14 January 20171 John 2:22-28
“And now, little children, abide in him, so that when he is revealed, we may have confidence and not be put to shame before him at his coming.” (v. 28)
Psalm: Psalm 12
Jesus said, "Whoever has seen me has seen the Father" (John 14:9). In 1 John, we only have one side of the argument, but it would appear that false teachers have made negative statements about Jesus as the Christ and thus in the letter writer's estimation have earned the title of antichrist (verse 22). The others would not have agreed with his assertion, no doubt seeing themselves as Christians, indeed better Christians than the writer was. But the readers are recalled to the traditional teaching: "Let what you heard from the beginning abide in you" (v. 24). If they hold on to that teaching, they will live in an intimate relationship with both Father and Son, which will bless them with God's promise of eternal life. These words are an echo from the beginning of the letter (1 John 1:2).
Trying to encourage their readers to remain steadfast and not be deceived by those teachers who appear to be still among them, the author reminds them of their anointing (verse 27). This refers back to verse 20. But might this not lead to arrogance, and assumption that having been anointed, there is nothing to learn? If in referring to anointing, the writer is asking them to think back to their conversion and Baptism, which included anointing, and may well be also reminding them of the teaching they received as new Christians. That would be something to hold on to and the means of refuting error. But also if there was more than a physical anointing with oil at Baptism, but an anointing with the Holy Spirit, then perhaps he is emphasising the Spirit's gift of discernment. Put the two together, and they would have the means to refute the false teaching they had received.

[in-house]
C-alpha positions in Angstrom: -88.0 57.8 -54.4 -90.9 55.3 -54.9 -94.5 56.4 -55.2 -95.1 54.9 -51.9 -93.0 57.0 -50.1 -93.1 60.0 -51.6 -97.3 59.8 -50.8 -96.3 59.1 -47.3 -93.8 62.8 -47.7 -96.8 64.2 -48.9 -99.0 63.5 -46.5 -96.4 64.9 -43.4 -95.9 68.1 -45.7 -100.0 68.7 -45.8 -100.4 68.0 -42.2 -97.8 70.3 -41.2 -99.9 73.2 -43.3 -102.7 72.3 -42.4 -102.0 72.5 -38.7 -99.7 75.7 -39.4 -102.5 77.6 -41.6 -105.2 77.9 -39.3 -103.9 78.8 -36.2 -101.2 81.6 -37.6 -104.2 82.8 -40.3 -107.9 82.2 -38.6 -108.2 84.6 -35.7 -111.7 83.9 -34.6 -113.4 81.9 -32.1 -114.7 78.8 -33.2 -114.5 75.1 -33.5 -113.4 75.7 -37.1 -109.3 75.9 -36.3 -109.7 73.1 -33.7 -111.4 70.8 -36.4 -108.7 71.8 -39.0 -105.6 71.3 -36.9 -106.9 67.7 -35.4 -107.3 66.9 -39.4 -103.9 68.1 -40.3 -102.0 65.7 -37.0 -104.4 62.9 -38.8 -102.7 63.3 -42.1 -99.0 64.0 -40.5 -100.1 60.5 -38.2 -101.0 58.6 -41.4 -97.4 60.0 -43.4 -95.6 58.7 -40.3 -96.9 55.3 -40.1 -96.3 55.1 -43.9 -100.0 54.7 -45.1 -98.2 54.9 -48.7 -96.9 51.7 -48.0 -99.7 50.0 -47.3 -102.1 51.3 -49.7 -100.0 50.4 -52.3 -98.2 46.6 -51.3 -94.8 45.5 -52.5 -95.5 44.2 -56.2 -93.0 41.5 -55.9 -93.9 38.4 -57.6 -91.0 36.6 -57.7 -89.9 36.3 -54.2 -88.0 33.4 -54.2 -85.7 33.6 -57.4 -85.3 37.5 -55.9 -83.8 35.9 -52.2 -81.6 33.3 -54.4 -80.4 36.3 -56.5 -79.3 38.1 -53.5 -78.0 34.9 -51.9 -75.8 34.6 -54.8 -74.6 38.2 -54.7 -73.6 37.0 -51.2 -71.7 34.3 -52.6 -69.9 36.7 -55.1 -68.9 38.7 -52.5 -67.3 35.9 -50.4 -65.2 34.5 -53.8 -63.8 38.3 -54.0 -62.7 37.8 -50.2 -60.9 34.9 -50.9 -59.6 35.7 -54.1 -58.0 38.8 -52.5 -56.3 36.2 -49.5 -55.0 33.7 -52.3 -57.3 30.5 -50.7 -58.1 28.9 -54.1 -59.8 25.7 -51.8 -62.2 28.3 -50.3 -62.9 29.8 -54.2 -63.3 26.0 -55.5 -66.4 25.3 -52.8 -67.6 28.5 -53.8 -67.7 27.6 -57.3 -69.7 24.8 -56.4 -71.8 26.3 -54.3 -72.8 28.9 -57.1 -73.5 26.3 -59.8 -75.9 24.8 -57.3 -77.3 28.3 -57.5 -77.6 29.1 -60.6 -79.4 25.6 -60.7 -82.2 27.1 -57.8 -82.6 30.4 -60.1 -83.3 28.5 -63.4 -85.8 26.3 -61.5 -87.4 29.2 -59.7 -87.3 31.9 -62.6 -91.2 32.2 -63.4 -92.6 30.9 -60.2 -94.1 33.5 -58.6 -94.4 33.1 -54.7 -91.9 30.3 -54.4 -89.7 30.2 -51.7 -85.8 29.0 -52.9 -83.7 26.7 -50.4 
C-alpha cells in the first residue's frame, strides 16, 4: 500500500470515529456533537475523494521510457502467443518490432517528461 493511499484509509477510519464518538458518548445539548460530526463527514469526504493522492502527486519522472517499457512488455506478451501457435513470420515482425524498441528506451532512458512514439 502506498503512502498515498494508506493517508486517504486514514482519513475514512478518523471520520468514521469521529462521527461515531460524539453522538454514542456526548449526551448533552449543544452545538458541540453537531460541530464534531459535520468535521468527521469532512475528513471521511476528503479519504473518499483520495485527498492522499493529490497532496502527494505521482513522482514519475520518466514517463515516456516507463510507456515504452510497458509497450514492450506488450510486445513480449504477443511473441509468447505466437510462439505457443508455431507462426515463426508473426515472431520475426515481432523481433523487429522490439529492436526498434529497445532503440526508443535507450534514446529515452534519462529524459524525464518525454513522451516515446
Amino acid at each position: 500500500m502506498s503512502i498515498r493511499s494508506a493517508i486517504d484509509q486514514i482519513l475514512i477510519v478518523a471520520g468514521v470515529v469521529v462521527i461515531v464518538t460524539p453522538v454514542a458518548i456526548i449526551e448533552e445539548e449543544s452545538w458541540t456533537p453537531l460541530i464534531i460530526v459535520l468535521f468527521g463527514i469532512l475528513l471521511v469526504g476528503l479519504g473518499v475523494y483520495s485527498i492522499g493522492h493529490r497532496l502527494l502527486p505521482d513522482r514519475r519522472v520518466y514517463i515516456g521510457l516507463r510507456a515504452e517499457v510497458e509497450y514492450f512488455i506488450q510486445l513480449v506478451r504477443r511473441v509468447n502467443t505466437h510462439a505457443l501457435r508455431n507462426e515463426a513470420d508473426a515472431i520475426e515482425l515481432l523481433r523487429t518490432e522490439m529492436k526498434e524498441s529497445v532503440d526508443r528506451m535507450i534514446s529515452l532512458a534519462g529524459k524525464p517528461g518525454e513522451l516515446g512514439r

Verse 28 rounds off the chapter and leads into the next, which will be about Christian lifestyle, returning to the importance of the forgiveness of sin and emphasising the importance of love. Once again we see the pastoral heart of the writer, addressing the readers as "little children". But now having referred to the heretical teachers as the antichrists who will be part of the end times, he speaks of the coming of Christ. The author emphasises the importance of being in a relationship with Christ, living with him each day, so they will not be ashamed when he comes.
- What is the most important piece of Christian teaching you have received? What was its source - eg a book, a sermon, a conversation?
- How do you discern what is true or false in Christianity?